Rain pours for eight straight days in August. Rains out the high school football game, rains out the county fair, rains out the weekly farmers’ market. The river between the town and the city floods seven feet, nearing the all-time record from 1996. Evie loves it. She must’ve been born in a storm, wet from womb to monsoon.
“I’m a Pisces, duh,” she’d replied last time he asked her why she wants the world to drown. Other times, she said it’s because she was meant to be a mermaid or water nymph or selkie. He doesn’t think she’s ever given him a real answer.
“You’re too serious,” she tells him. Frequently. When they were a bit younger, she liked that about him. What a cool older guy, not like these obnoxious college boys. So he was stoic and sophisticated for her, and she was like sunrays through his overcast. Until she decides he’s actually boring, and he decides she’s actually immature.
But they never break up, even though they’ve both been thinking about it season after season despite moving in together and getting a cat and droughts of never touching. Except when the rainy months come, then they’re their most in love. Mason watches her watch the rain and tells her how beautiful she is; Evie takes him out dancing in it; they fuck in the backseat of her Subaru, rocking the car with the pitter-patter on the windows.
“I love you,” she chants in rhythm, like she always does during rainy-day sex. But it never feels like she’s talking to him, or just talking, rather more like she’s speaking to the water outside. He realizes he’s never taken her to the ocean. Maybe he won’t have to, if the river keeps rising.
On the ninth day when the weather subsides, Evie doesn’t love him again and Mason doesn’t want to go anywhere with her. She snaps at everything. The cat, the corner of the kitchen table, the curtain colors, Mason chewing cereal—all are stupid and ugly and rude and ugh. She keeps scratching at her skin frantically, like it’s too dry and tight, like withdrawal. Mason ponders if spraying her with the garden hose will calm her down.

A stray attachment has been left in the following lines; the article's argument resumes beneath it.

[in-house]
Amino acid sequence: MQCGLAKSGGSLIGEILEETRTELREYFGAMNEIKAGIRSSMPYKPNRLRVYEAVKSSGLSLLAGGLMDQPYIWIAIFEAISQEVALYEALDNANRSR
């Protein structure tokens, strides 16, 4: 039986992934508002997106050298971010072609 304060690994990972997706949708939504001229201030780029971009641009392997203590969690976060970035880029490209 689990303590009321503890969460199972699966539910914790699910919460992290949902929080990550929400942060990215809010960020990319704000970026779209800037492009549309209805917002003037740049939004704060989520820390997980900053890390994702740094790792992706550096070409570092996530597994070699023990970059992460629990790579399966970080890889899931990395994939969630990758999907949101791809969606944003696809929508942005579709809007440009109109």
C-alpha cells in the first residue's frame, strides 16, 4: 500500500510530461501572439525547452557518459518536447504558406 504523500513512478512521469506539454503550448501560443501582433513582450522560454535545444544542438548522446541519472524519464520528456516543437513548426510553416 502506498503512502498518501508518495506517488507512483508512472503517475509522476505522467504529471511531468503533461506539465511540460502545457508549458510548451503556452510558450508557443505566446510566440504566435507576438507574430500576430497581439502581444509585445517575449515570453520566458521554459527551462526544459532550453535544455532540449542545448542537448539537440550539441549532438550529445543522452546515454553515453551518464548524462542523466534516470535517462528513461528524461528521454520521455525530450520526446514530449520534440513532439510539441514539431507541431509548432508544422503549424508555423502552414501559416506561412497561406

After pacing the house for over an hour, finding little things to fix or change or complain about, she halts in a doorway for several minutes. “I’m gonna go take a shower,” she mutters, and storms to the bedroom. He perks his ears, listening for the turn of faucets. After nothing happens for longer than usual, he gets up to investigate.
He finds her leaning against the shower tiles, blowing cigarette smoke out the small window. She glares at him but says nothing, tapping ash down towards the open drain.
“Evie, I can’t kiss you with a cigarette.”
No response. Her eyes fix their glare to the smoke trail. Mason stares at her until he too is glowering. He reaches over and turns the shower on full blast. Freezing water jets into their faces, making Evie jump and her cigarette wobble in her fingertips. The fire drowns before she can bring the roll to her lips again.
She’s too stubborn to move away from the cold stream. Instead, she leans into it, letting it rinse her mascara and drip off her lips. The clouds outside part just enough for the morning sunlight to warm the side of Evie’s face through the window. Her right eye seems to glow in the light.
As the water’s temperature rises, so does a look of peace on Evie’s face. Her eyebrows relax as her smile blooms. Mason can’t keep from cringing as the shower turns scalding. Steam hovers off their shoulders, and the red flickers alight again at the end of Evie’s cigarette. She takes a deep inhale, but it seems like she’s breathing water not smoke.
“Mason, it’s over.” She watches the water and ash swirl down the drain.
Kylie Ayn Yockey
Kylie Ayn Yockey is a queer southern creative with a BA in Creative Writing & Literature. Her work has been published or is forthcoming in Glyph Magazine, Meow Meow Pow Pow Lit, Night Music Journal, Gravitas, Ordinary Madness, Stray Branch, and Not Very Quiet. She has edited for Glyph, The Louisville Review, Ink & Voices, and is poetry editor for Blood Tree Literature.
Artwork: Sarah Ann Loreth
Model: Kirra Vevina